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Evaluating The Web

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Five Criteria for Evaluating The Web
Evaluation of Web Documents
How to Interpret The Basics
1. Accuracy of Web Documents
  • Who wrote the page and can you contact him or her?
  • What is the purpose of the document and why was it produced?
  • Is this person qualified to write this document?
Accuracy
  • Make sure author provides e-mail or a contact address/phone number.
  • Know the distinction between author and Webmaster.
2. Authority of Web Documents
  • Who published the document and is it separate from the "Webmaster"?
  • Check the domain of the document, what institution publishes this document?
Authority
  • What credentials are listed for the author(s)?
  • Where is the document published? Check URL domain.
3. Objectivity of Web Documents
  • What goals/objectives does this page meet?
  • How detailed is the information?
  • What opinions (if any) are expressed by the author?
Objectivity
  • Determine if page is a mask for advertising; if so information might be biased.
  • View any Web page as you would an infommercial on television. Ask yourself why was this written and for whom?
4. Currency of Web Documents
  • When was it produced?
  • When was it updated?
  • How up-to-date are the links (if any)?
Currency
  • How many dead links are on the page?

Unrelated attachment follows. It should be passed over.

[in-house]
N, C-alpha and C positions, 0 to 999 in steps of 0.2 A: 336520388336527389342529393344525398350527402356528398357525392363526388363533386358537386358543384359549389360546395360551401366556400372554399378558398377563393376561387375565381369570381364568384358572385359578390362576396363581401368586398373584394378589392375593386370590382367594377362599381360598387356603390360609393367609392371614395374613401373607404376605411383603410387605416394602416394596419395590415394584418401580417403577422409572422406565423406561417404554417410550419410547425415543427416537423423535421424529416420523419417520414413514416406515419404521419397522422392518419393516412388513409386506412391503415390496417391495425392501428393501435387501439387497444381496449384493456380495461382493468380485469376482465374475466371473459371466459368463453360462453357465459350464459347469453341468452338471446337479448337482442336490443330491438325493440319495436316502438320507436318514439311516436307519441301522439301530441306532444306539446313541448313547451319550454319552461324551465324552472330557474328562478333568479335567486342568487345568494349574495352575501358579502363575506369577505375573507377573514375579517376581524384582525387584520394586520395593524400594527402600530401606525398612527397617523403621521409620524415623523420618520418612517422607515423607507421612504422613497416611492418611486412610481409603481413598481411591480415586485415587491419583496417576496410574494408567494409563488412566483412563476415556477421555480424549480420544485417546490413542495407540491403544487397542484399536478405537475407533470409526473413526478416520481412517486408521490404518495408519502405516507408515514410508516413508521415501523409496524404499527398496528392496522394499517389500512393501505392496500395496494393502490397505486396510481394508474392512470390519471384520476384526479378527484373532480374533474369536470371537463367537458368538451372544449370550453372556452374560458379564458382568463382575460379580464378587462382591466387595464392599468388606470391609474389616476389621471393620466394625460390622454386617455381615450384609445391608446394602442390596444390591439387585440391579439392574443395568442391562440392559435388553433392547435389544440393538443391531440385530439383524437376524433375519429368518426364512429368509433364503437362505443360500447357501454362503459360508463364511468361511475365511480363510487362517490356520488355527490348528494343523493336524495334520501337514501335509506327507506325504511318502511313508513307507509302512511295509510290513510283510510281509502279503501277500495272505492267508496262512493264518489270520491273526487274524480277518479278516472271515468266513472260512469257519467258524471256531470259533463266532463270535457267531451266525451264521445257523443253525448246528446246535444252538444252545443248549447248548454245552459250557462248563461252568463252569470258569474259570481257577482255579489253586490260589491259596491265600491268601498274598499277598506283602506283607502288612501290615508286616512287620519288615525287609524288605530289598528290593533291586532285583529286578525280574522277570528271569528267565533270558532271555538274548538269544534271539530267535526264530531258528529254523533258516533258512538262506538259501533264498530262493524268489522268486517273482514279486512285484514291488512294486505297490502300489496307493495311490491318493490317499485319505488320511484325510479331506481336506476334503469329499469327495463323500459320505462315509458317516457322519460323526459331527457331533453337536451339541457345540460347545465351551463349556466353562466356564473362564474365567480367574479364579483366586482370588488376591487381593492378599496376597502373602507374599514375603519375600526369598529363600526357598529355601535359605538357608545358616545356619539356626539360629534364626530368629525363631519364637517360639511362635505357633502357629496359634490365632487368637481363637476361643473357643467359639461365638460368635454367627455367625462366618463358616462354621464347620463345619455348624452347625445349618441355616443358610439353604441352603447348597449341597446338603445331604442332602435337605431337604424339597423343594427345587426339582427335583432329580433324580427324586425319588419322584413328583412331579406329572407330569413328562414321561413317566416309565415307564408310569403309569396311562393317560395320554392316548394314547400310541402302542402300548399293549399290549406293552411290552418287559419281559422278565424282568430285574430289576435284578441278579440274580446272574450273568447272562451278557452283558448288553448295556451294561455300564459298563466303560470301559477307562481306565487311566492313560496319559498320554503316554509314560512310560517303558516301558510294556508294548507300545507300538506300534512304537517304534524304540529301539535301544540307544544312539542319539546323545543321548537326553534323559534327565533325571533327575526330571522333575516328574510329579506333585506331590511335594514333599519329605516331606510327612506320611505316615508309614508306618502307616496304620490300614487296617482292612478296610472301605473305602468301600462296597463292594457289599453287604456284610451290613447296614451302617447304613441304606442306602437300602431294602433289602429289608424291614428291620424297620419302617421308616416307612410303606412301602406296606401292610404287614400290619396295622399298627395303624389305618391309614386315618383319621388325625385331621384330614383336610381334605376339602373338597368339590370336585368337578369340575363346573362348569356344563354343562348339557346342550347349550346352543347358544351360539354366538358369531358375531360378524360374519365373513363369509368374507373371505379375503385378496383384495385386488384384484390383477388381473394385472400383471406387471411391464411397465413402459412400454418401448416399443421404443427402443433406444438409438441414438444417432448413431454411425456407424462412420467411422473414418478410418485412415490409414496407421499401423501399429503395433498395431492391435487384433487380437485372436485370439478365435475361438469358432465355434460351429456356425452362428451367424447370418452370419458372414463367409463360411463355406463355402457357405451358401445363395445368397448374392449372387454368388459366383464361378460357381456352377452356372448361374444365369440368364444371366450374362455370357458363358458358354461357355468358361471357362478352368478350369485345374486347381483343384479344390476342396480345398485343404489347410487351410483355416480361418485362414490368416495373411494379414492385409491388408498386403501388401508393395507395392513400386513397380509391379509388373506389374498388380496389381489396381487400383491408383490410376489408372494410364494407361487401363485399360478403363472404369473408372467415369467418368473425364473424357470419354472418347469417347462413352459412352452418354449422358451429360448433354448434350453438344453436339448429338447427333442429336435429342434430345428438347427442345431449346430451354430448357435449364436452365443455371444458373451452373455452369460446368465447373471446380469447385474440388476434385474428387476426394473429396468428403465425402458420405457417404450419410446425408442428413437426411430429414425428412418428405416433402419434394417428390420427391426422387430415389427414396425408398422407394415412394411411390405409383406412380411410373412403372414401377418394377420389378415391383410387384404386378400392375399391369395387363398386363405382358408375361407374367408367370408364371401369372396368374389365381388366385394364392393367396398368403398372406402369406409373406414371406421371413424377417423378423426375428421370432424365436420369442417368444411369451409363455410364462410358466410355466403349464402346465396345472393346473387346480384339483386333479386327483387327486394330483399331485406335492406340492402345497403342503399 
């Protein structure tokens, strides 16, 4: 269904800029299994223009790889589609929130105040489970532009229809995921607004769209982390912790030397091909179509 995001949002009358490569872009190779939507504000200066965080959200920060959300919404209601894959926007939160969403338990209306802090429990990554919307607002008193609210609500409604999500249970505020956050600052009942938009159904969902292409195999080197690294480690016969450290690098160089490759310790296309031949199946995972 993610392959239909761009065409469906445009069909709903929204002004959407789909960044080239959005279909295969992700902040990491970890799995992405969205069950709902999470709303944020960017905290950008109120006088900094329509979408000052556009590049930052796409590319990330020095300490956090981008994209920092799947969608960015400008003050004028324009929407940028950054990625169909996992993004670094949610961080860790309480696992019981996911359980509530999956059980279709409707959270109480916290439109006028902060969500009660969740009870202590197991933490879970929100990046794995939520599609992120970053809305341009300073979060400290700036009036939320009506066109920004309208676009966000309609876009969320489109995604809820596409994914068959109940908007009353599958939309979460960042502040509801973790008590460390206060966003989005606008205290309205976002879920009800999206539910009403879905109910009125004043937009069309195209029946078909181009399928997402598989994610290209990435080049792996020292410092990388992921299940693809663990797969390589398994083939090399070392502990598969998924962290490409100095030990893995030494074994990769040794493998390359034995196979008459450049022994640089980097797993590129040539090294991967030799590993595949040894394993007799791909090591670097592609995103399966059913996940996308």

• Are the links current or updated regularly?
  • Is the information on the page outdated?
5. Coverage of the Web Documents
  • Are the links (if any) evaluated and do they complement the documents theme?
  • Is it all images or a balance of text and images?
  • Is the information presented cited correctly?
Coverage
  • If page requires special software to view the information, how much are you missing if you donít have the software?
  • Is it free, or is there a fee, to obtain the information?
  • Is there an option for text only, or frames, or a suggested browser for better viewing?
Putting It All Together
  • Accuracy. If the page lists the author and institution that published the page and provides a way of contacting him/her, and . . .
  • Authority. If the page lists the author credentials and its domain is preferred (.edu, .gov, .org, or .net), and . . .
  • Objectivity. If the page provides accurate information with limited advertising and it is objective in presenting the information, and . . .
  • Currency. If the page is current and updated regularly (as stated on the page) and the links (if any) are also up-to-date, and . . .
  • Coverage. If information can be viewed properly--not limited to fees, browser technology, or software requirement, then . . .

You may have a quality Web site that could be of value to your research!

Thanks to Jim Kapoun, reference and instruction librarian at Southwest State University, for the above chart which appeared in College and Research Libraries News July/August 1998:522-523.

 

 

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